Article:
One journalist told the CPJ: “I was told not to portray the situation negatively in my writings, and instead show support for the government’s efforts, otherwise, I will face consequences.”

Aarabi said: “The Iranian people are well versed in these tactics, which means these propaganda efforts will ultimately fail. The regime’s handling of coronavirus, which includes denial, conspiracy theories and cover-ups, has only added fuel to the fire of Iranian grievances.”

He added: “After more than 40 years, the regime’s anti-US, anti-Israel rhetoric has lost traction with the Iranian people, who by and large blame the regime for domestic ills.

“The IRGC’s cynical use of COVID-19 is likely to have little effect in swaying Iranian popular opinion. While it’s seeking to depict itself as the savior of the nation during this crisis, the majority of Iranians will see straight through this. The IRGC is trained to kill, not to save lives — and the Iranian people, the main victims of its violence, are well aware of this.”


Facebook’s Zuckerberg promises a review of content policies after backlash

Updated 06 June 2020

Facebook’s Zuckerberg promises a review of content policies after backlash

  • Trump's message contained the phrase "when the looting starts, the shooting starts"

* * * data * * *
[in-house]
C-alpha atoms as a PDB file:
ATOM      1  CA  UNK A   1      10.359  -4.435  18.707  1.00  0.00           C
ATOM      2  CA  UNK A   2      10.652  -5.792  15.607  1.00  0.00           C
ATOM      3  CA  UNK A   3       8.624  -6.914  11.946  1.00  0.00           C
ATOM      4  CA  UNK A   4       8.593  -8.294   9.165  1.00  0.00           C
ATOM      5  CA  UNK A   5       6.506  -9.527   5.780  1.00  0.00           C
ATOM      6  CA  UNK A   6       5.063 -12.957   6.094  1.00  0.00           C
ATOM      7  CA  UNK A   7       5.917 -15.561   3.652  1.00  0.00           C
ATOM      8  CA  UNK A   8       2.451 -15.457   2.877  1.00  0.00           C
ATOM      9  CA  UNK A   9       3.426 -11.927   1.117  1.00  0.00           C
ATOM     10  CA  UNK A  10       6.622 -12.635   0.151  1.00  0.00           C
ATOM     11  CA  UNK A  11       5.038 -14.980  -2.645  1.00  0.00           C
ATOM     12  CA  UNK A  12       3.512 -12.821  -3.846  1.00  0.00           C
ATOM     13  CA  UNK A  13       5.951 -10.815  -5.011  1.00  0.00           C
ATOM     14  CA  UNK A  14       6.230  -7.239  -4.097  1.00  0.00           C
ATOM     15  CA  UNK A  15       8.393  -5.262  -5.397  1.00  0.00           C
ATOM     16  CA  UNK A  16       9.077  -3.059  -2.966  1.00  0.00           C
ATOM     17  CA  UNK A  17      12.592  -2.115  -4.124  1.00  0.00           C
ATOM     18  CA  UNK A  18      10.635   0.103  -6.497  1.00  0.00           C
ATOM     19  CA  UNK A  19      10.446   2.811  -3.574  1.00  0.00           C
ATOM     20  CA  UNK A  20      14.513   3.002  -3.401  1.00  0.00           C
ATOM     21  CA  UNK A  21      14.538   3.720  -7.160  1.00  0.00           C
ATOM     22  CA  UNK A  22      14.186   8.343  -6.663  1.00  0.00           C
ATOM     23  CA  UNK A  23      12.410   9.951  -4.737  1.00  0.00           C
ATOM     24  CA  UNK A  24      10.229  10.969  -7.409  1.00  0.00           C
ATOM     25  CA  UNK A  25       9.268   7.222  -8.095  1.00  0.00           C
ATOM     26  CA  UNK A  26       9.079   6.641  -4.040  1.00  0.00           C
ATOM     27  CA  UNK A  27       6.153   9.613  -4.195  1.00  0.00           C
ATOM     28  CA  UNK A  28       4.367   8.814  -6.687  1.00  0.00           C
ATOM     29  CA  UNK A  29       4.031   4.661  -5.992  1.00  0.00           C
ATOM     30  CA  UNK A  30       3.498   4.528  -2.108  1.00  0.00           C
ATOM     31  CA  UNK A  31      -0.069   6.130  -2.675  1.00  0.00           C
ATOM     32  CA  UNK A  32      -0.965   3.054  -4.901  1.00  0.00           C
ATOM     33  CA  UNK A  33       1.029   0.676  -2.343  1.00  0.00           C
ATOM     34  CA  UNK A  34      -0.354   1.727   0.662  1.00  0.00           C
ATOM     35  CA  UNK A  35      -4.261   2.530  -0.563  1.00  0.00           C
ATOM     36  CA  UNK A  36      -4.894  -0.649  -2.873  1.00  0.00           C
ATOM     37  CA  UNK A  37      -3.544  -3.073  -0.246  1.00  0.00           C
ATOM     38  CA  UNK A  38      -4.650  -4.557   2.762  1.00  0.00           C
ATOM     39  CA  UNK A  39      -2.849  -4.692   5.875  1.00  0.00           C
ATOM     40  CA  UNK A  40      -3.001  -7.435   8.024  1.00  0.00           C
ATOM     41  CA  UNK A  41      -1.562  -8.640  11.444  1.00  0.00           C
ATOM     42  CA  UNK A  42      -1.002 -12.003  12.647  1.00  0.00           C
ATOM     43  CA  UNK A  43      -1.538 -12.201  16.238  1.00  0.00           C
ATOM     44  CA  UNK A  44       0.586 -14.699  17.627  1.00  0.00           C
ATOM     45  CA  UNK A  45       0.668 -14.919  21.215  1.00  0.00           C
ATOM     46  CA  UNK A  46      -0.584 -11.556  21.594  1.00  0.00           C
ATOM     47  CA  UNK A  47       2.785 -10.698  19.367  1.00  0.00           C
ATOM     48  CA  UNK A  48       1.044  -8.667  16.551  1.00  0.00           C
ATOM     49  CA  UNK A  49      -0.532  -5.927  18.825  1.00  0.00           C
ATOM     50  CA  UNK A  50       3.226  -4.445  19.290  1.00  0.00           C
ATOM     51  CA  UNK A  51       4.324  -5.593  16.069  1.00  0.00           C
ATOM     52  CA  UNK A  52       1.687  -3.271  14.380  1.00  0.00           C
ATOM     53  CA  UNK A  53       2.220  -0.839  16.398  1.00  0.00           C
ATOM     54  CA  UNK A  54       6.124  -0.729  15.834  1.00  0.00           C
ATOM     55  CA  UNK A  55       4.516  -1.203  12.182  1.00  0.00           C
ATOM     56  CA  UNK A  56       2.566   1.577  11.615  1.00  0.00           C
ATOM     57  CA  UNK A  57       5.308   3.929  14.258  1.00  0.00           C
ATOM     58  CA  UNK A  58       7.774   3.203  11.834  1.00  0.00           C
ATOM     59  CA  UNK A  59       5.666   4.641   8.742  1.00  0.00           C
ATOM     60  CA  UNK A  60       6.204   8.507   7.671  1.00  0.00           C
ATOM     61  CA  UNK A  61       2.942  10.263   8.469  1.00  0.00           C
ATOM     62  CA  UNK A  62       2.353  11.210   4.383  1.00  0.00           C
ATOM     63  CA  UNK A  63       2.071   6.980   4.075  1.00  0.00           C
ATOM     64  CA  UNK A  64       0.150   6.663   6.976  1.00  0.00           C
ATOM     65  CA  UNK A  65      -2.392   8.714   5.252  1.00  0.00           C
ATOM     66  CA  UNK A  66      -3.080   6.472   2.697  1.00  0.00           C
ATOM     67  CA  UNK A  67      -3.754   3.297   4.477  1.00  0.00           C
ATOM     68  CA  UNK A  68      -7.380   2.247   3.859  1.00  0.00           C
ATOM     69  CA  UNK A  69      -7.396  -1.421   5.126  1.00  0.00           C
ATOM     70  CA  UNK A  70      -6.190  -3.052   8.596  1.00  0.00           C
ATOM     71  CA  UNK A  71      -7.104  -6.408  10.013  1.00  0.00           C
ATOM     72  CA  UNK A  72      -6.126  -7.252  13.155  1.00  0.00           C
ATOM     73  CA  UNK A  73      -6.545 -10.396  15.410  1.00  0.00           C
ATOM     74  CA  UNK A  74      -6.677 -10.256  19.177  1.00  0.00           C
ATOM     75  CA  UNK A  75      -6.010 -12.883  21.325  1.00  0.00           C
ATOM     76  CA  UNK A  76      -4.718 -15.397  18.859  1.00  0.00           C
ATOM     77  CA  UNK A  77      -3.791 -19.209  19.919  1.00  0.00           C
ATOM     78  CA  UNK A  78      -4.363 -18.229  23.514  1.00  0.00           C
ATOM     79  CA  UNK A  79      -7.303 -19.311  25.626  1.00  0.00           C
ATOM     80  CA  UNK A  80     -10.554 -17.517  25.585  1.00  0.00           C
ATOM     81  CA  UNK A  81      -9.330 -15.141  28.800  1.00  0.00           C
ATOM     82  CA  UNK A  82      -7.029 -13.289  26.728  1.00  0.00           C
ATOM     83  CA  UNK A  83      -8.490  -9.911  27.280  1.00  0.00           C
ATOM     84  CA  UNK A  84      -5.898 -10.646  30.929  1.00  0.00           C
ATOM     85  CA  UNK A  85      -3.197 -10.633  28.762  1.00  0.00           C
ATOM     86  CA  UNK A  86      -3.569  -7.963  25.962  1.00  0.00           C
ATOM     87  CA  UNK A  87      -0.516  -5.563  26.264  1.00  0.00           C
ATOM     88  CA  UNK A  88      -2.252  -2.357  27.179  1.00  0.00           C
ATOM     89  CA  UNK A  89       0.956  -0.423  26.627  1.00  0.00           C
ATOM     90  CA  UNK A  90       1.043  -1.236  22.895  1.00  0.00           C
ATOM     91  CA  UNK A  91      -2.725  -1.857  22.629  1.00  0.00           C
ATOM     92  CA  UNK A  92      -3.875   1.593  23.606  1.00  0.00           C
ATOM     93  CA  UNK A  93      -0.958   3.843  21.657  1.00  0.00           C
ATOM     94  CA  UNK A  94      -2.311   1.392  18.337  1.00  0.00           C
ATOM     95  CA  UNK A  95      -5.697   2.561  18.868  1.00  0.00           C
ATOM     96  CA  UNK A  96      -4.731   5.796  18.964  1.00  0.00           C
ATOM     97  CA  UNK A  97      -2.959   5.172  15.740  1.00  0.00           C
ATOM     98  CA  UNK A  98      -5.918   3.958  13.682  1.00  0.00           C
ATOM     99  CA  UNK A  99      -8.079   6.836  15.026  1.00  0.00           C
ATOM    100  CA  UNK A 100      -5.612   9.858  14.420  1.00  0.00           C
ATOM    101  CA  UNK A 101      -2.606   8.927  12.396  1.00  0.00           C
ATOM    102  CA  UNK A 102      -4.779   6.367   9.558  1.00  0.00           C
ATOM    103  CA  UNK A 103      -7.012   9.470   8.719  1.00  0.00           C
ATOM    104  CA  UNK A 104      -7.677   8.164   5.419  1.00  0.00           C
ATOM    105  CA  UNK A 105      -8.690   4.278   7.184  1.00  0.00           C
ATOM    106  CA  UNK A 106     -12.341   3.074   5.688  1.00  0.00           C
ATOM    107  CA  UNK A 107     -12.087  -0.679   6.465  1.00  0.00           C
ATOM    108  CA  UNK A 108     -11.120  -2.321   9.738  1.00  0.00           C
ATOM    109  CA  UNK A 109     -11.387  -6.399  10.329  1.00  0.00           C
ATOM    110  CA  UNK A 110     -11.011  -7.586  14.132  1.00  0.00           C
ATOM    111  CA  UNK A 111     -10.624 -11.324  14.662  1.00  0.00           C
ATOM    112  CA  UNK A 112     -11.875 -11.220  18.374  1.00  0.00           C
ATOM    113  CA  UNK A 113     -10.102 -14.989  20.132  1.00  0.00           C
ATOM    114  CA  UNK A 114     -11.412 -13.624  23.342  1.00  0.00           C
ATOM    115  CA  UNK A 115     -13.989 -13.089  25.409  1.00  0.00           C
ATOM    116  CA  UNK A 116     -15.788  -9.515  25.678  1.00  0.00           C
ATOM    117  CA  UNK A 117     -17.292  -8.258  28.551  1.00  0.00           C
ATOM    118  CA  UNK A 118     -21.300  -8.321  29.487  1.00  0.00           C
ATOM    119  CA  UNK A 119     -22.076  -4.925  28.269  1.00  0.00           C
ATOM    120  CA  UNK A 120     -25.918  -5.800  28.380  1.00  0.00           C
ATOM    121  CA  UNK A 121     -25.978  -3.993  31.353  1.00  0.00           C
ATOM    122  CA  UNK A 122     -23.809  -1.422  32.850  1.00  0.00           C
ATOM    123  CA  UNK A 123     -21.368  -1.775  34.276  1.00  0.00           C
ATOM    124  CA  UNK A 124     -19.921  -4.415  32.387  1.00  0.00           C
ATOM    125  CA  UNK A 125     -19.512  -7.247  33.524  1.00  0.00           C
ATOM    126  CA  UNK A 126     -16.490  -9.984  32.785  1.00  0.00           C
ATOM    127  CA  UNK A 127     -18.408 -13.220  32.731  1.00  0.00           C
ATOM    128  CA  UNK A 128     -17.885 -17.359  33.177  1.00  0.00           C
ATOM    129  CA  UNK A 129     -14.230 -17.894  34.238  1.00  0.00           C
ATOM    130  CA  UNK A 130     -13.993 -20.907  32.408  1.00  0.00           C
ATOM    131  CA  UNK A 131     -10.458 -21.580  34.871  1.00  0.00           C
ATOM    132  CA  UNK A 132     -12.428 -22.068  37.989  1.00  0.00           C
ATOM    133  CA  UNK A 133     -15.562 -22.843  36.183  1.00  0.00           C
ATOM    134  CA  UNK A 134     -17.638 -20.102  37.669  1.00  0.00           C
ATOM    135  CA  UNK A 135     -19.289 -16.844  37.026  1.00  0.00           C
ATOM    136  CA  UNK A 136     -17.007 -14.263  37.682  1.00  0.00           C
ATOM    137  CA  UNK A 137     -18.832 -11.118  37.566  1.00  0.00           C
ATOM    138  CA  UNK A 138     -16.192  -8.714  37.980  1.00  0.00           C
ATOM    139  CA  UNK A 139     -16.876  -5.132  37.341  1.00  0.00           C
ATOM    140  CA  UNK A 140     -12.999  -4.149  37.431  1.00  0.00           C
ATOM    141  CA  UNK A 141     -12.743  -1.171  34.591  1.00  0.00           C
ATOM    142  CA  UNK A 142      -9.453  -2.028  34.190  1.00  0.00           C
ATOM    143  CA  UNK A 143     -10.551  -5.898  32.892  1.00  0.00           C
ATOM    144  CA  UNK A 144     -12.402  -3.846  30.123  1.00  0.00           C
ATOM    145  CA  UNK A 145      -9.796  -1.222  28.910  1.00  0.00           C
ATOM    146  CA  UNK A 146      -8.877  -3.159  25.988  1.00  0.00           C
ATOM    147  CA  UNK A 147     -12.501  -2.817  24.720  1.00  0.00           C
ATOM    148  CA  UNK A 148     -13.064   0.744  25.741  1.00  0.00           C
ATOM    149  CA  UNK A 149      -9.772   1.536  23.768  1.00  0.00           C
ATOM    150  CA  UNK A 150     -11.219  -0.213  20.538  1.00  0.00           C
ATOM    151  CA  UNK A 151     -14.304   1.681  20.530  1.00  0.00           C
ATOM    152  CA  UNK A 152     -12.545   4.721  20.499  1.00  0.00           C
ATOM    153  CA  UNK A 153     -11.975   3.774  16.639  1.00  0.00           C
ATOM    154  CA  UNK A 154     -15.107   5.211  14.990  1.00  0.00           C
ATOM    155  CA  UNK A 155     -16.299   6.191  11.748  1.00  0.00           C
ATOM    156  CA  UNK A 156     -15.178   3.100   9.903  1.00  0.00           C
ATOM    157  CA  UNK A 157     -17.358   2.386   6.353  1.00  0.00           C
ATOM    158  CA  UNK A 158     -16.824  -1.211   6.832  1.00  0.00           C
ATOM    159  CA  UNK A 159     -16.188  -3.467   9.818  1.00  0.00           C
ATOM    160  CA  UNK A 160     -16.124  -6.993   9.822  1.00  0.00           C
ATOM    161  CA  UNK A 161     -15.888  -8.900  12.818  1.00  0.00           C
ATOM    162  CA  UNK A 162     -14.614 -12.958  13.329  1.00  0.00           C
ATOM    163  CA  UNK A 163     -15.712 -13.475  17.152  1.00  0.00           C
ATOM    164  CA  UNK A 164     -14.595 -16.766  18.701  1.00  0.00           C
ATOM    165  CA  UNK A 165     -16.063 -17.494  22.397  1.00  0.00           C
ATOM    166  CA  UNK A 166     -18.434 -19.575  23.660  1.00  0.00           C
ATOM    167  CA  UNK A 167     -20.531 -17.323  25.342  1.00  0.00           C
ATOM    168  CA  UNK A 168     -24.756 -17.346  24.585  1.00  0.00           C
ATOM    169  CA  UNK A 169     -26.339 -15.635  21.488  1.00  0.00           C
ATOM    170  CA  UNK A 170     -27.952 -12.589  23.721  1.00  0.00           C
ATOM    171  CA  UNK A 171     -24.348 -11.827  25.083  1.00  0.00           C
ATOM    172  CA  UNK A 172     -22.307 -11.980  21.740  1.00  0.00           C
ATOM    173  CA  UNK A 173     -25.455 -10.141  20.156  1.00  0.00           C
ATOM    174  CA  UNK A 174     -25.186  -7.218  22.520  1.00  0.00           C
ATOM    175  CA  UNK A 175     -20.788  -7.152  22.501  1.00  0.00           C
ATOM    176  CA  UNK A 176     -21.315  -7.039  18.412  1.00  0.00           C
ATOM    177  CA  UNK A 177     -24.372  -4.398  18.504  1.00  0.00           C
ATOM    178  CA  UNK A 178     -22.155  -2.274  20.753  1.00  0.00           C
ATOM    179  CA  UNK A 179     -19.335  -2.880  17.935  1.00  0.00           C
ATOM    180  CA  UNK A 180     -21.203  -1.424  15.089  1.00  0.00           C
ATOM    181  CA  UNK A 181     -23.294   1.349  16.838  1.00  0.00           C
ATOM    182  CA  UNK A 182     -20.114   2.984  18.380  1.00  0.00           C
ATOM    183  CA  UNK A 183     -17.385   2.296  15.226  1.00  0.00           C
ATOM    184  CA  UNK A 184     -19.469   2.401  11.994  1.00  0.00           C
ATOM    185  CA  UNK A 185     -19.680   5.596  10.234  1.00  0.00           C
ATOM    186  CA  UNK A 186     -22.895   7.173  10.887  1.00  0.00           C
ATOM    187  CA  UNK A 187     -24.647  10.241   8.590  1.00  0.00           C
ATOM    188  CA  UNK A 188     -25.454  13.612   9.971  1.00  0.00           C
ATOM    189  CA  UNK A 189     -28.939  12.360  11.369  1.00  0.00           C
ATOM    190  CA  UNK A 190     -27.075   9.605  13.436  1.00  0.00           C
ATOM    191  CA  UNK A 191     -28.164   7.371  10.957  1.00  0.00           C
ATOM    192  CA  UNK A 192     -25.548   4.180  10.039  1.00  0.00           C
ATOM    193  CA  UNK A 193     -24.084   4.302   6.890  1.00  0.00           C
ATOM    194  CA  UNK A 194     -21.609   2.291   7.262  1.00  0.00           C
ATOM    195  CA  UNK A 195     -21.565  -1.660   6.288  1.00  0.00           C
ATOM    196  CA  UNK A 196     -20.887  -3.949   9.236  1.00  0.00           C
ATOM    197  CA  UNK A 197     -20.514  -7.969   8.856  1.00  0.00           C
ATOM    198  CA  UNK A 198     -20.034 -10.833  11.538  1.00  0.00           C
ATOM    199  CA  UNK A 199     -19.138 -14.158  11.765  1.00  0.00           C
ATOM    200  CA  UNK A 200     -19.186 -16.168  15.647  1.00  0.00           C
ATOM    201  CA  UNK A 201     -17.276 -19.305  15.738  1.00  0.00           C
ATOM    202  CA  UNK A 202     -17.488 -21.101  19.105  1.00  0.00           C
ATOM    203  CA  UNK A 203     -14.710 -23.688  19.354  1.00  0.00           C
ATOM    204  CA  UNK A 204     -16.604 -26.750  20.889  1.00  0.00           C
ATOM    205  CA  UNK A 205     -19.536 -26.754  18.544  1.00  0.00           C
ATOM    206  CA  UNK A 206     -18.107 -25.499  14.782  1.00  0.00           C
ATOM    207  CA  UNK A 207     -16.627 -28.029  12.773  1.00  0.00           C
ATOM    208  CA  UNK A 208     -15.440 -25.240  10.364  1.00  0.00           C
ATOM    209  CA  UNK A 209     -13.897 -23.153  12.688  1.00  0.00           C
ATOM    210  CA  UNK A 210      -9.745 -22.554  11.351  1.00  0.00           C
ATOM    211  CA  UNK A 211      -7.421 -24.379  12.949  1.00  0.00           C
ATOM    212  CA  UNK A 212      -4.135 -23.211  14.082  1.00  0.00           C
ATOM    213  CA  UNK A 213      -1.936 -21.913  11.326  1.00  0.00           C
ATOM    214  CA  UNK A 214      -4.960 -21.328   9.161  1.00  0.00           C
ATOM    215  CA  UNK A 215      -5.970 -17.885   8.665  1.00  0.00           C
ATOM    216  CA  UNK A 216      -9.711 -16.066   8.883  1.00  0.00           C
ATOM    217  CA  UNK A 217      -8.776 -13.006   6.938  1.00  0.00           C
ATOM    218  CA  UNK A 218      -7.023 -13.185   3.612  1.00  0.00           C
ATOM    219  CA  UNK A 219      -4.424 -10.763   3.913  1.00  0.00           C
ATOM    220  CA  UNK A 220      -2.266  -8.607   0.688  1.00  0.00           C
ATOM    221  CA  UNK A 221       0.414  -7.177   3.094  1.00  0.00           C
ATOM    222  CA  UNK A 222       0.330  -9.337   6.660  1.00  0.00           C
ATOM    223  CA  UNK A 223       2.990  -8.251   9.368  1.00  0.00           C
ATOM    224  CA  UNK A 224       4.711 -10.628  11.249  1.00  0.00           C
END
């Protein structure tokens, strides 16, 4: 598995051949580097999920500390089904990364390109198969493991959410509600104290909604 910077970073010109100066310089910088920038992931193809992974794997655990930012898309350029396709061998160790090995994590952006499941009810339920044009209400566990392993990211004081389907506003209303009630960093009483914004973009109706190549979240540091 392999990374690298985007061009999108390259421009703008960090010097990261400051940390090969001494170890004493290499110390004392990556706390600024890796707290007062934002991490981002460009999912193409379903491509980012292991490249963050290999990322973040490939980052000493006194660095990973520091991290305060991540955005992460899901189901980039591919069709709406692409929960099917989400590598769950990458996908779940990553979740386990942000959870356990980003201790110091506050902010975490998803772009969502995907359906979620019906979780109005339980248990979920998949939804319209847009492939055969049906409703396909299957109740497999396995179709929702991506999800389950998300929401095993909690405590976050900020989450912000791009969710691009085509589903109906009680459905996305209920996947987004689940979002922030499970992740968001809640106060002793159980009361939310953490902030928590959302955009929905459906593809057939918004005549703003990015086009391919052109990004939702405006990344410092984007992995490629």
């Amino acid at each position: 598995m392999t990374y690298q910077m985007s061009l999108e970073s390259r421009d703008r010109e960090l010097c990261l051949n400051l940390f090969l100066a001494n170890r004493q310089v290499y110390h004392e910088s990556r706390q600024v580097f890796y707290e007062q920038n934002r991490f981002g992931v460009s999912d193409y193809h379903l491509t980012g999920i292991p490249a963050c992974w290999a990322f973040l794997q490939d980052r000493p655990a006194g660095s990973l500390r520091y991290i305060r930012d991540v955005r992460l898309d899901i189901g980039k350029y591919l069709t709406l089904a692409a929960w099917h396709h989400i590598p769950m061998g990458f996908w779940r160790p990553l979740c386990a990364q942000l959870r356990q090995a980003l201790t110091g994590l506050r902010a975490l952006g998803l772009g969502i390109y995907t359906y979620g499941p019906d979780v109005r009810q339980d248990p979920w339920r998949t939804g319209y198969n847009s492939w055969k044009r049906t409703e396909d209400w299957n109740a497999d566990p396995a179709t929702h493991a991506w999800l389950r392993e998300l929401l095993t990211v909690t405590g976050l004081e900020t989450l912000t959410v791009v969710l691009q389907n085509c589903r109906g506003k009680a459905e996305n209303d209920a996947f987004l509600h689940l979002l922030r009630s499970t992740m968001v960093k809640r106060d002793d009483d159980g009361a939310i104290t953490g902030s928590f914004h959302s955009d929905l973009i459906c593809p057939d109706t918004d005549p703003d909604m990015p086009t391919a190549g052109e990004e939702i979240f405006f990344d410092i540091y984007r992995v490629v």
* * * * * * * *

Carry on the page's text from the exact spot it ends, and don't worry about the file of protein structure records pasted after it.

WASHINGTON: Facebook CEO Mark Zuckerberg on Friday said he would consider changes to the policy that led the company to leave up controversial posts by President Donald Trump during recent demonstrations protesting the death of an unarmed black man while in police custody, a partial concession to critics.
Zuckerberg did not promise specific policy changes in a Facebook post, days after staff members walked off the job, some claiming he kept finding new excuses not to challenge Trump.
"I know many of you think we should have labeled the President's posts in some way last week," Zuckerberg wrote, referring to his decision not to remove Trump's message containing the phrase "when the looting starts, the shooting starts."
"We're going to review our policies allowing discussion and threats of state use of force to see if there are any amendments we should adopt," he wrote. "We're going to review potential options for handling violating or partially-violating content aside from the binary leave-it-up or take-it-down decisions."
Zuckerberg said Facebook would be more transparent about its decision-making on whether to take down posts, review policies on posts that could cause voter suppression and would look to build software to advance racial justice, led by important lieutenants.
At a staff meeting earlier this week, employees questioned Zuckerberg's stance on Trump's post.
Zuckerberg, who holds a controlling stake in Facebook, has maintained that while he found Trump's comments "deeply offensive," they did not violate company policy against incitements to violence.
Facebook's policy is either to take down a post or leave it up, without any other options. Now, Zuckerberg said, other possibilities would be considered.
However, he added, "I worry that this approach has a risk of leading us to editorialize on content we don't like even if it doesn't violate our policies."